130 Martina Eulau ..........................Oceanside, N.Y. 135 Christasha McNeil ..................Massapequa, N.Y. 138 Olivia Tiegerman......................Jericho, N.Y.

Sectional Girls 14 Singles— Long Island Players Rank Name ......................................City 3 ....Rachel Arbitman......................Hewlett, N.Y. 10 ..Maryam Beshir Ahmad ..........Albertson, N.Y. 19 ..Amy Delman ............................Great Neck, N.Y. 39 ..Madison Jane Williams ..........Glen Cove, N.Y. 45 ..Kimberly Liao ..........................Commack, N.Y. 50 ..Rose B. Hayes ........................East Moriches, N.Y. 64 ..Kavina Amin ............................Roslyn Heights, N.Y. 67 ..Janelle Chen............................Dix Hills, N.Y. 68 ..Kaya Amin................................Roslyn Heights, N.Y. 72 ..Emily Tannenbaum..................Commack, N.Y. 75 ..Soraya Koblence ....................Jericho, N.Y. 76 ..Sofia Rose Anzalone ..............Center Moriches, N.Y. 81 ..Sadhana Sridhar......................Stony Brook, N.Y. 86 ..Ally Friedman ..........................East Hampton, N.Y. 88 ..Alexis Madison Huber ............Melville, N.Y. 96 ..Tatiana Robotham Barnett......Port Washington, N.Y. 103 Gabriela Glickstein ..................Commack, N.Y. 118 Grace Isabel Riviezzo..............Syosset, N.Y. 121 Anna J. Martorella ..................Wantagh, N.Y. 125 Sarah Gunasekera ..................Mount Sinai, N.Y. 132 Daniella Victoria Paikin............Valley Stream, N.Y. 138 Jennifer Rabinowitz ................Great Neck, N.Y.

Sectional Girls 16 Singles— Long Island Players Rank Name ......................................City 8 ....Merri Kelly ................................Oyster Bay, N.Y. 14 ..Lea Ma ....................................Dix Hills, N.Y. 22 ..Maryam Beshir Ahmad ..........Albertson, N.Y. 34 ..Francesca Karman..................Port Washington, N.Y. 35 ..Rachel Arbitman......................Hewlett, N.Y. 36 ..Alexa Susan Goetz..................Greenlawn, N.Y. 39 ..Steffi Antao ..............................New Hyde Park, N.Y. 42 ..Calista Sha ..............................Roslyn Heights, N.Y. 46 ..Jacqueline Rae Bukzin............Manorville, N.Y. 54 ..Amy Delman ............................Great Neck, N.Y. 56 ..Kimberly Liao ..........................Commack, N.Y. 73 ..Denise Lai ................................Setauket, N.Y. 75 ..Oliva Rose Scordo ..................Glen Head, N.Y.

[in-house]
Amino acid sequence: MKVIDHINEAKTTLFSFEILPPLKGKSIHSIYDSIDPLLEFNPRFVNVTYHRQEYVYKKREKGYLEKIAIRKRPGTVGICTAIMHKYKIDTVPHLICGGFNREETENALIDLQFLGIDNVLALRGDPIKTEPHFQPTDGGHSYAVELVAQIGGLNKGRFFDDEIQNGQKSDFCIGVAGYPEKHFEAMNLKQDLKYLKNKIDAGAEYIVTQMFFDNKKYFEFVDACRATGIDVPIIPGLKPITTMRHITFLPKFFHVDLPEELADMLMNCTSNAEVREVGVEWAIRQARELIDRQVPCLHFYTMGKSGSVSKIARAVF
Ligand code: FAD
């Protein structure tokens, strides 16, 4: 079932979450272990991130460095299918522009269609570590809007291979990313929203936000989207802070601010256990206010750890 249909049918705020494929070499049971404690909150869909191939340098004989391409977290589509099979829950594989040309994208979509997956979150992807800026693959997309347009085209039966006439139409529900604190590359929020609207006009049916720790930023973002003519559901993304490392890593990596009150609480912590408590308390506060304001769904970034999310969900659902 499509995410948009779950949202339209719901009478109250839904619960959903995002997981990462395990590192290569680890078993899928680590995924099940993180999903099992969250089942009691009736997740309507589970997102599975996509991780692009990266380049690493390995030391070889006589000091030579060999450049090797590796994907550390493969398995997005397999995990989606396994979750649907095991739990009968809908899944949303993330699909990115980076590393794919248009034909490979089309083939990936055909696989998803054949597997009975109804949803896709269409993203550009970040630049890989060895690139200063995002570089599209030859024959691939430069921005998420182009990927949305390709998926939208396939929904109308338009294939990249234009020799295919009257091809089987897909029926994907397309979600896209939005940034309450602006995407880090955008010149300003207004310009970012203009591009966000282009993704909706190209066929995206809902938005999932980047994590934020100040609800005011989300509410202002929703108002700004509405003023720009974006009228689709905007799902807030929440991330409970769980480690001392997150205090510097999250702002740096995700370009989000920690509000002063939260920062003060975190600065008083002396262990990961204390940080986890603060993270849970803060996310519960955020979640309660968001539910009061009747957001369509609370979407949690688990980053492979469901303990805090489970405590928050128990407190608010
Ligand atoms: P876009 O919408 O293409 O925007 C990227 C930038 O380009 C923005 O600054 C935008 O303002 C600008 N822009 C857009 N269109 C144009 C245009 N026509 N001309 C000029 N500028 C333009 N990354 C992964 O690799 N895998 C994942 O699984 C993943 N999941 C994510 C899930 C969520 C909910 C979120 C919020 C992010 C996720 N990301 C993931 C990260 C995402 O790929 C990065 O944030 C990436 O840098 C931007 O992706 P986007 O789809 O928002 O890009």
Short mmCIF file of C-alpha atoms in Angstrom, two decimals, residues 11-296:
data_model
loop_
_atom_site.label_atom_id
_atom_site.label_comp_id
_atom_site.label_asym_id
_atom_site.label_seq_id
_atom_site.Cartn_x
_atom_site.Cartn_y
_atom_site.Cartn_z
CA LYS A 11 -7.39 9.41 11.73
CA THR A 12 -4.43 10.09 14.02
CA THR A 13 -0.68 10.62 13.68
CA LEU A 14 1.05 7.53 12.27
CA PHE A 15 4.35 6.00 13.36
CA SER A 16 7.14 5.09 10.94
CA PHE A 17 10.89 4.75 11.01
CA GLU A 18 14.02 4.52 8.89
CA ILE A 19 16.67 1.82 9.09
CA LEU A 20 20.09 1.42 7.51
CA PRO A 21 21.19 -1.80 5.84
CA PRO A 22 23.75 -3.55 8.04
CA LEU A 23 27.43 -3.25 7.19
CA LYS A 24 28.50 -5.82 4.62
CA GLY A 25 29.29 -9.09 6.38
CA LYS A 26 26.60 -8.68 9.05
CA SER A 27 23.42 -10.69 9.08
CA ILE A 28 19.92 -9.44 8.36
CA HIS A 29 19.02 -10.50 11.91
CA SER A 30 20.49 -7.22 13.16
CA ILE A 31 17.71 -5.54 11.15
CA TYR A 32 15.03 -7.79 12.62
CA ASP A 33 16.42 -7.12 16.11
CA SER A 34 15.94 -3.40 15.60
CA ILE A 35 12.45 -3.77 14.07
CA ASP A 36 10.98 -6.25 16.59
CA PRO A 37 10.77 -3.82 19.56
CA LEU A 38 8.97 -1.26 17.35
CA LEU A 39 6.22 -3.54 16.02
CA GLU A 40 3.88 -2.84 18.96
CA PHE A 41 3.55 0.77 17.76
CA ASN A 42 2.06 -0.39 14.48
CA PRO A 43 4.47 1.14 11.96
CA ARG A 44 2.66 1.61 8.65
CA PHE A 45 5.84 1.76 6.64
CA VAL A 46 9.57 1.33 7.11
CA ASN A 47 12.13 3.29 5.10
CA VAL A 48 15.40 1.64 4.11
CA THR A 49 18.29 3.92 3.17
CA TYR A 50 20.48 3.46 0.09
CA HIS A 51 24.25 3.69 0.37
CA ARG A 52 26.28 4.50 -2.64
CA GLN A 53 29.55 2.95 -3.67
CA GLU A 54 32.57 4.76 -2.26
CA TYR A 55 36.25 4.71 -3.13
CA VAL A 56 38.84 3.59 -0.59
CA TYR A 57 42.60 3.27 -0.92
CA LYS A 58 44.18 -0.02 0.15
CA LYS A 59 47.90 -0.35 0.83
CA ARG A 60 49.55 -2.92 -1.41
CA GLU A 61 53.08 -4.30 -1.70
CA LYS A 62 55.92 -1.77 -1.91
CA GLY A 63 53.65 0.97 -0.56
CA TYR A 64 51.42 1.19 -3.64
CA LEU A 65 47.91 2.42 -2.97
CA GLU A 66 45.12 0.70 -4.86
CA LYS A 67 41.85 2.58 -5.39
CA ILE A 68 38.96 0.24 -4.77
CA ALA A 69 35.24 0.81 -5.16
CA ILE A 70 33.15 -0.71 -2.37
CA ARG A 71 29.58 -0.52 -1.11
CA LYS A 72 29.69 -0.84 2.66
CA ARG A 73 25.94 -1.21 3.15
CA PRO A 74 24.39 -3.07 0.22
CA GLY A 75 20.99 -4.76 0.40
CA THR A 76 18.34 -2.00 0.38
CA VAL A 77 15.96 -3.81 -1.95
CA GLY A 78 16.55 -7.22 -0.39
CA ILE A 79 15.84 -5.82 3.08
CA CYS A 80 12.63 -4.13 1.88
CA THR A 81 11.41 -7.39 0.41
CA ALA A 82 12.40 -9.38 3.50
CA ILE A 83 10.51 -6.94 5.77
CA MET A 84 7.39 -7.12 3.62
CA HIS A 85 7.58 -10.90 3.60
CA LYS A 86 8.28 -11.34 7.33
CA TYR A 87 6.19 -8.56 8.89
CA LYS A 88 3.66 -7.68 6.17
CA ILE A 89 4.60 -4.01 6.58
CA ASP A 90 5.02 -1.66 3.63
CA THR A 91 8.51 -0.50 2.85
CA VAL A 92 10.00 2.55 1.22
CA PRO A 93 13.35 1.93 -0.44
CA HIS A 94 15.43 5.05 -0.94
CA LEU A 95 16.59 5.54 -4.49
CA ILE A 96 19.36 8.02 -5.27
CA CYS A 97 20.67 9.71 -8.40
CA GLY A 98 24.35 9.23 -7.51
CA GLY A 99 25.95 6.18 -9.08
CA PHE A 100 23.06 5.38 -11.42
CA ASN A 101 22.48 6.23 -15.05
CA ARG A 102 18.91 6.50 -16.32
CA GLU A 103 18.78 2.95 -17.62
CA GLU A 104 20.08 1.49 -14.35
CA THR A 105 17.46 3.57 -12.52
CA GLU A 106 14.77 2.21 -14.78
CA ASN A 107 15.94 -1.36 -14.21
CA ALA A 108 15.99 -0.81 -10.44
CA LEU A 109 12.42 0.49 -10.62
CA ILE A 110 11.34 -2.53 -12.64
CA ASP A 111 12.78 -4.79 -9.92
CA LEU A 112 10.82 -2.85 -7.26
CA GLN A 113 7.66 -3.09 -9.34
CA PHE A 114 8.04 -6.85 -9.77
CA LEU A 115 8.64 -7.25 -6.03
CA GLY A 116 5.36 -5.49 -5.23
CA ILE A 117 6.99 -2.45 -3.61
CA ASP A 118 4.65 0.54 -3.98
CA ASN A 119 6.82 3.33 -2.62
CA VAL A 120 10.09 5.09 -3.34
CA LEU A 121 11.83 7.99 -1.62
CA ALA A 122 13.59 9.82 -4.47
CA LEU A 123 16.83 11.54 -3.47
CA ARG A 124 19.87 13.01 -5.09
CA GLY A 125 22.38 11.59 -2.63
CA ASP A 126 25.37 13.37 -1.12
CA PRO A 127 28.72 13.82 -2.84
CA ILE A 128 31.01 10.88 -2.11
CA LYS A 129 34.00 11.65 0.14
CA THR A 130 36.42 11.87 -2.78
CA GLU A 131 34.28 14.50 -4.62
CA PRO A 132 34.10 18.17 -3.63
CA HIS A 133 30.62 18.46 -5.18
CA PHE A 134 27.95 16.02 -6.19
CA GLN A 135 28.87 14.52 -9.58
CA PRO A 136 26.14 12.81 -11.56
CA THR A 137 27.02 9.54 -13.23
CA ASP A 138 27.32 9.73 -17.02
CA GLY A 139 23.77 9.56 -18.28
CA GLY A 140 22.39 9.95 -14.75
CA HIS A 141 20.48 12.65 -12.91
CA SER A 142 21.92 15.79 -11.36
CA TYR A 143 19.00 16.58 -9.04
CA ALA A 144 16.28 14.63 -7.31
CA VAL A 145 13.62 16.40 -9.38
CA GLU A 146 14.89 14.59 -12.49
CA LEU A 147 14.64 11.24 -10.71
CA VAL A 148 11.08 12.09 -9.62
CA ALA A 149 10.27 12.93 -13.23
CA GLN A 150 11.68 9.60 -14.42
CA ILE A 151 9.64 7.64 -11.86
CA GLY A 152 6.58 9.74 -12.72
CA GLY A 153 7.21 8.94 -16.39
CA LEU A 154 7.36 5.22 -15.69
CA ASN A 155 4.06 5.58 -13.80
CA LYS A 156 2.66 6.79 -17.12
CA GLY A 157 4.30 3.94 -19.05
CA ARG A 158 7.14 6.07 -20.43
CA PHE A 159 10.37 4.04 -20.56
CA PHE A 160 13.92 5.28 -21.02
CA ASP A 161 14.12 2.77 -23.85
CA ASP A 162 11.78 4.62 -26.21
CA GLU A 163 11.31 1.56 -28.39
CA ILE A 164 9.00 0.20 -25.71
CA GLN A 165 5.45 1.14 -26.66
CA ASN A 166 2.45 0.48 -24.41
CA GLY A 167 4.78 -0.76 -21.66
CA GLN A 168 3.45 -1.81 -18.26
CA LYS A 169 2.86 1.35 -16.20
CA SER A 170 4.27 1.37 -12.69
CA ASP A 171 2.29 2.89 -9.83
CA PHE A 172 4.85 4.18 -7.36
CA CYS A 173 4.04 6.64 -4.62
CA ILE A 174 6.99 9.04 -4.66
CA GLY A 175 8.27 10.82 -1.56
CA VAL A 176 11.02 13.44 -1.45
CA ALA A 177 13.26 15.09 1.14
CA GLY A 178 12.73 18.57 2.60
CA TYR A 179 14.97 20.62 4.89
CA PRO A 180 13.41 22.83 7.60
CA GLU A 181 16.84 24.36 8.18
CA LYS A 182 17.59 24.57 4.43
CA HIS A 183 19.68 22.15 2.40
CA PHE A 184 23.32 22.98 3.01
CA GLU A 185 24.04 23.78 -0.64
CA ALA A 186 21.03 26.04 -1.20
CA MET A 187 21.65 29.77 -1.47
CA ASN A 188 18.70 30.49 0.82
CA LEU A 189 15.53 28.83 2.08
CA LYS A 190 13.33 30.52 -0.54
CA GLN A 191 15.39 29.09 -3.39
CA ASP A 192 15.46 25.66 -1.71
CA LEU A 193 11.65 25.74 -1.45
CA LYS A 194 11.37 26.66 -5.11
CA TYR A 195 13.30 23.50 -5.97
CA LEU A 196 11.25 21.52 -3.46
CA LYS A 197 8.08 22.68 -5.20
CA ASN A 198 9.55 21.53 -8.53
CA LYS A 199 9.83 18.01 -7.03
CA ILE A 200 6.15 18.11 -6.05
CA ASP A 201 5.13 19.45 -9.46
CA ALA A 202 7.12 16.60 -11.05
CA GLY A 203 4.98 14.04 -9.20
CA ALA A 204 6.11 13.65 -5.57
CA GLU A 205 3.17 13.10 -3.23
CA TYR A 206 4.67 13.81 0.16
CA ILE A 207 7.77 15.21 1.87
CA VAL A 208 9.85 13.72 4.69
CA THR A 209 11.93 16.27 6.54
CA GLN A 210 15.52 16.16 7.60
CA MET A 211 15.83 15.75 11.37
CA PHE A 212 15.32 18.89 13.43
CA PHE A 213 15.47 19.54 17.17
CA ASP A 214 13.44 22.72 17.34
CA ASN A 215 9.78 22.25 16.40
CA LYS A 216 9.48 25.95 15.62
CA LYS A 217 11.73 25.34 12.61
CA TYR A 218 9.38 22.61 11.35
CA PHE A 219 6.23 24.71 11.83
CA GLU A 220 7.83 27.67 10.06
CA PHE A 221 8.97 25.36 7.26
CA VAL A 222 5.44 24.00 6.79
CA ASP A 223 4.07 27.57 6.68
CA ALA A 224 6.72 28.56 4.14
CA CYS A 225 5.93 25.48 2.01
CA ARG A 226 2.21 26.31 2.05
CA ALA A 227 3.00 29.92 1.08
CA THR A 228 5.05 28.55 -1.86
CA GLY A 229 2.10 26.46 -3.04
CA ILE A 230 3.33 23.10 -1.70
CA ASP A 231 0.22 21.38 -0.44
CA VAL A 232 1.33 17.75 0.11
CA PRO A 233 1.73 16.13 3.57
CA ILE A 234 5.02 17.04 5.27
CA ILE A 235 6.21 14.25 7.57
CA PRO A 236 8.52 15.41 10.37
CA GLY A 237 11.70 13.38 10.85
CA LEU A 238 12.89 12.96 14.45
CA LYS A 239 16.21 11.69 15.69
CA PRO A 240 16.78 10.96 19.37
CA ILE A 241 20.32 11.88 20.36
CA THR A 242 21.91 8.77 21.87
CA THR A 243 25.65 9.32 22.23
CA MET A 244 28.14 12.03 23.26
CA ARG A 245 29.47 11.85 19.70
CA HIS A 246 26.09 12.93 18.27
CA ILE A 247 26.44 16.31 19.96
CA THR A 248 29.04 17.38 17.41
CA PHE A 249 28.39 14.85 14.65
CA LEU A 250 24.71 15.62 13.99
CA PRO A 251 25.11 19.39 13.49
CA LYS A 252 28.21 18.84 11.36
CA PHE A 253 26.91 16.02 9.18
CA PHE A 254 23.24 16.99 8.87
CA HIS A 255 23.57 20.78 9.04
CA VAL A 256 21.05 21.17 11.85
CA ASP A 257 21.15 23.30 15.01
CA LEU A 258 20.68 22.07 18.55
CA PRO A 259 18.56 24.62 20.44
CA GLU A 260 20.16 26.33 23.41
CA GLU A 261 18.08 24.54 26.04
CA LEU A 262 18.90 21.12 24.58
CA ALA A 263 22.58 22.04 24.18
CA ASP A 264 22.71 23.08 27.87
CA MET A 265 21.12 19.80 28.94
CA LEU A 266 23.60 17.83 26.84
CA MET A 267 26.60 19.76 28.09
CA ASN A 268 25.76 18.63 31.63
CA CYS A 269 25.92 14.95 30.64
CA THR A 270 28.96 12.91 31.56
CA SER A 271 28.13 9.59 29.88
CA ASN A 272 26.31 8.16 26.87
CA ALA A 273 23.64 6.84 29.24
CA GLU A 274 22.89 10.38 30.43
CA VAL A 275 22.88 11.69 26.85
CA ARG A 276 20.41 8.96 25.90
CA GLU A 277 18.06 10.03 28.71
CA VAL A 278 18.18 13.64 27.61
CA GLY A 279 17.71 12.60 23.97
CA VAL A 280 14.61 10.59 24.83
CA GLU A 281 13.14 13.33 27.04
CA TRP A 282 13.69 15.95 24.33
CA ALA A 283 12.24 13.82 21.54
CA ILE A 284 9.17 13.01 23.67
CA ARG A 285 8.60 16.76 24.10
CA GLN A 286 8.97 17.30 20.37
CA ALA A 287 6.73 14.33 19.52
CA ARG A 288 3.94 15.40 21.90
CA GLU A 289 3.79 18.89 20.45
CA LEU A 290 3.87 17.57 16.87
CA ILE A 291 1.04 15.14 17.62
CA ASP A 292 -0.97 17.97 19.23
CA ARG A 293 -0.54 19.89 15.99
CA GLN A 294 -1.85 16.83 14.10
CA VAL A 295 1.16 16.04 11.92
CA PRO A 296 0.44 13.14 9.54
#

Sectional Boys 16 Singles— Long Island Players Rank Name ......................................City 2 ....Cannon Kingsley ....................Northport, N.Y. 5 ....Daniel Eric Pellerito..................Syosset, N.Y. 6 ....Patrick Maloney ......................Oyster Bay, N.Y. 15 ..Ryan Goetz..............................Greenlawn, N.Y. 22 ..Spencer Brachman ................Commack, N.Y. 27 ..Neel Raj....................................Oyster Bay, N.Y. 29 ..Pete Siozios ............................New Hyde Park, N.Y. 30 ..Ronald P. Hohmann ................Oyster Bay, N.Y. 32 ..David Raphael Weiner ............Glen Head, N.Y. 33 ..Logan Paik Chang ..................Old Westbury, N.Y.

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LONG 94 ..Madison Jane Williams ..........Glen Cove, N.Y. 97 ..Vitalina Golod ..........................Setauket, N.Y. 120 Sofia Rose Anzalone ..............Center Moriches, N.Y. 126 Gabriela Sciarrotta ..................Woodmere, N.Y. 128 Kaitlyn Schwarz ......................Oceanside, N.Y. 133 Emily Tannenbaum..................Commack, N.Y. 137 Trinity Chow ............................Glen Cove, N.Y. 142 Julia Kielan ..............................Valley Stream, N.Y. 144 Janelle Chen............................Dix Hills, N.Y. 145 Madeline Sarah Richmond ....Syosset, N.Y. 146 Madeline A. Clinton ................Manhasset, N.Y. 149 Rose B. Hayes ........................East Moriches, N.Y.

Sectional Girls 18 Singles— Long Island Players Rank Name ......................................City 3 ....Elysia Bolton............................Cold Spring Harbor, N.Y. 14 ..Claire Handa............................Westbury, N.Y. 17 ..Emma Scott ............................Syosset, N.Y. 22 ..Courtney B. Kowalsky ............Oyster Bay, N.Y. 30 ..Jacqueline Rae Bukzin............Manorville, N.Y. 31 ..Lea Ma ....................................Dix Hills, N.Y. 34 ..Rachel Arbitman......................Hewlett, N.Y. 38 ..Ashley Lessen..........................Old Westbury, N.Y. 48 ..Samantha Lena Galu ..............Jericho, N.Y. 51 ..Merri Kelly ................................Oyster Bay, N.Y. 56 ..Julia Klara Szymanska............Elmont, N.Y. 58 ..Alexa Graham..........................Garden City, N.Y. 61 ..Kimberly Liao ..........................Commack, N.Y. 66 ..Amanda Allison Foo................Manhasset, N.Y. 67 ..Nicole Kielan............................Valley Stream, N.Y. 69 ..Francesca Karman..................Port Washington, N.Y. 79 ..Steffi Antao ..............................New Hyde Park, N.Y. 107 Courtney Provan ....................Dix Hills, N.Y. 122 Maryam Beshir Ahmad ..........Albertson, N.Y. 123 Celeste Rose Matute ..............Oyster Bay, N.Y. 133 Olivia Rose Scordo..................Glen Head, N.Y. 137 Elena Artemis Vlamakis ..........Garden City, N.Y. 139 Nicole Rezak............................Merrick, N.Y. 143 Taylor S. Cosme ......................New Hyde Park, N.Y.